Billy Joel Billy Joel
Fantasies & Delusions
Performed by Richard Joo, Piano
(Sony Classical/Columbia)


It’s been eight years since Billy Joel’s last studio album, River of Dreams, and his subsequent announcement that he would be retiring from "pop" music to work on something with a bit more substance. The result is finally here, and those who caught the hint of a classical promise in the piano strains of "Lullabye (Goodnight, My Angel)" or in "The Stranger," will not be disappointed.

Fantasies & Delusions is an album of 10 Opuses, divided into 12 tracks ("Opus 8" has three parts). And Joel, the composer, stepped back from the piano for the recording of his work, asking, instead, a classical pianist, Richard Joo, to play his compositions. This will no doubt help "legitimize" his new work in classical circles, and probably brings an erudite feeling to these pieces that Joel, with his blue-collar pop piano history, might not otherwise have given them. Joel says his goal was to write in the style of the 19th century romantic era, and in keeping with the roots of "classic" classical, the album was recorded in Vienna on a Steinway grand piano.

But is it good?

I’m not a reviewer or frequent listener of classical music, so I can’t make comparisons of Joel’s work to other respected classical composers. I can say that this is an enjoyable album to put on for introspective listening. In many ways, this album proves that Joel is our generation’s Gershwin – a composer able to write both instantly catchy pop tunes as well as deeper, more complex variations on a theme. These pieces are filled with emotion, and occasionally tread across the sorts of melancholy beauty and Americana-influenced melodies that "Lullabye (Goodnight My Angel)" displayed, sans voice and other instruments.

"Opus 3. Reverie (Villa D’Este)" opens the CD with a mix of trilling piano runs and stop-start tango passages that demonstrate quickly that Joel has the chops to work as a classical composer. "Opus 5. Waltz #2 (Steinway Hall)" is reflective, yet, features a wealth of quick, building scale passages and "Opus 4. Fantasy (Film Noir)" offers heavier chording and dramatic passages of both heavy and lilting melodies. And the final track, "Opus 10. Air (Dublinesque)" uses variations of themes he’s previously played in pop songs like "And So It Goes" and "The Legend of Billy The Kid."

To these ears, Fantasies & Delusions is a rich exploration of the power and subtlety of the piano.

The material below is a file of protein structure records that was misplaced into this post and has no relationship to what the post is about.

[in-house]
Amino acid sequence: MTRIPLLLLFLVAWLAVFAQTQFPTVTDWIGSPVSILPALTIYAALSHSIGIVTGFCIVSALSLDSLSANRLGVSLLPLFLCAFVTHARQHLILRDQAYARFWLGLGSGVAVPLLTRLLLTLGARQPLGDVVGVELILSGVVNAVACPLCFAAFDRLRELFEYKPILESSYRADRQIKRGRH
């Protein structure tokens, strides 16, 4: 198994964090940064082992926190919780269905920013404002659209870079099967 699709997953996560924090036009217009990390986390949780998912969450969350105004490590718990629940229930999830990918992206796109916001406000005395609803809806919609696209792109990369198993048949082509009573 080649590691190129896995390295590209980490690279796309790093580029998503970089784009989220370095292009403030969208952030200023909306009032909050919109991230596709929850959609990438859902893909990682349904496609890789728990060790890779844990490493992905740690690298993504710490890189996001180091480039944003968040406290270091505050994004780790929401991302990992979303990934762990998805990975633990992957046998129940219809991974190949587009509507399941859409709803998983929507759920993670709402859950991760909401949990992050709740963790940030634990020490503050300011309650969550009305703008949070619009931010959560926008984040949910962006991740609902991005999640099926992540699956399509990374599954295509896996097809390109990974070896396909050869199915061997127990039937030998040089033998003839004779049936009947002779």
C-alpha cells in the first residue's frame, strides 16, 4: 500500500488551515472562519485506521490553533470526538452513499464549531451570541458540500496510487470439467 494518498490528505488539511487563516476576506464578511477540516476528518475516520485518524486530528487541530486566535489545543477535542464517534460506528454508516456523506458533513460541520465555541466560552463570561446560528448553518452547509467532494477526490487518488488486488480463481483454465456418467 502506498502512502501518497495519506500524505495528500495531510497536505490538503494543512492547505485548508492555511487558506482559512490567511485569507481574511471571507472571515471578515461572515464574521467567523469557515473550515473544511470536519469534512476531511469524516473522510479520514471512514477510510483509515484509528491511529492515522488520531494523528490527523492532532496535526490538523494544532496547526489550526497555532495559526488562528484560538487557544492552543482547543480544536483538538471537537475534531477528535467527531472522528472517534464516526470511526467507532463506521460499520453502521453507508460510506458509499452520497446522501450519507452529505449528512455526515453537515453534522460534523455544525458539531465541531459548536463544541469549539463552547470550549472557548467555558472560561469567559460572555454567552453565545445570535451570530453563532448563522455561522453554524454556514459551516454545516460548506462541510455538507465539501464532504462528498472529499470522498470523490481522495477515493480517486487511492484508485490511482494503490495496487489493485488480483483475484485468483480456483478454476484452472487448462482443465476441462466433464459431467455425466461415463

But it also left this listener hoping that A) it doesn’t take another eight years before his next release and B) that Joel doesn’t retire all of his other talents and instruments permanently. Listening to "And So It Goes" and "Lullabye" to hear how they foreshadowed the work of Fantasies & Delusions, I was struck by the plaintive beauty that Joel’s voice can display. It would be a shame for the world to lose that instrument completely in favor of his solo piano. Hopefully Joel’s next explorations will continue to allow him to develop his classical leanings, but perhaps with fuller orchestration (some of these piano pieces would sound bigger and more impressive with string backups) and the occasional sad vocal refrain. The piano, after all, is only one color of this brilliant American composer’s spectrum of talents.

 

Serendipity New On The Shelves


Sony Music Soundtrax has released the romantic soundtrack to the new John Cusack movie, Serendipity. The disc features an eclectic mix of artists (lots of non-household names) and plenty of warm, mellow melodies. It includes a beautiful guitar instrumental from David Gray ("January Rain,") Annie Lennox’s cover of Bob Marley’s "Waiting In Vain" (from her 1995 Medusa album), Evan and Jaron’s slow building "The Distance" (a different version appeared on their self titled debut album of last year which spawned their hit "Crazy For This Girl") and the Celtic folk-influenced "Northern Sky" from Nick Drake’s 1994 album Way to Blue. Heather Nova checks in with a lilting new anthem in "Like Lovers Do," Shawn Colvin offers a new gentle ballad in "When You Know" and Brian Whitman updates the classic Burt Bacharach/Hal David hit "(There’s) Always Something There To Remind Me," with more of a guitar flair than the Naked Eyes hit version of the ‘80s. The disc also includes tracks from Wood, Bap Kennedy, Louis Armstrong, Chantal Kreviazuk, John Mayer and the orchestral theme from Alan Silvestri.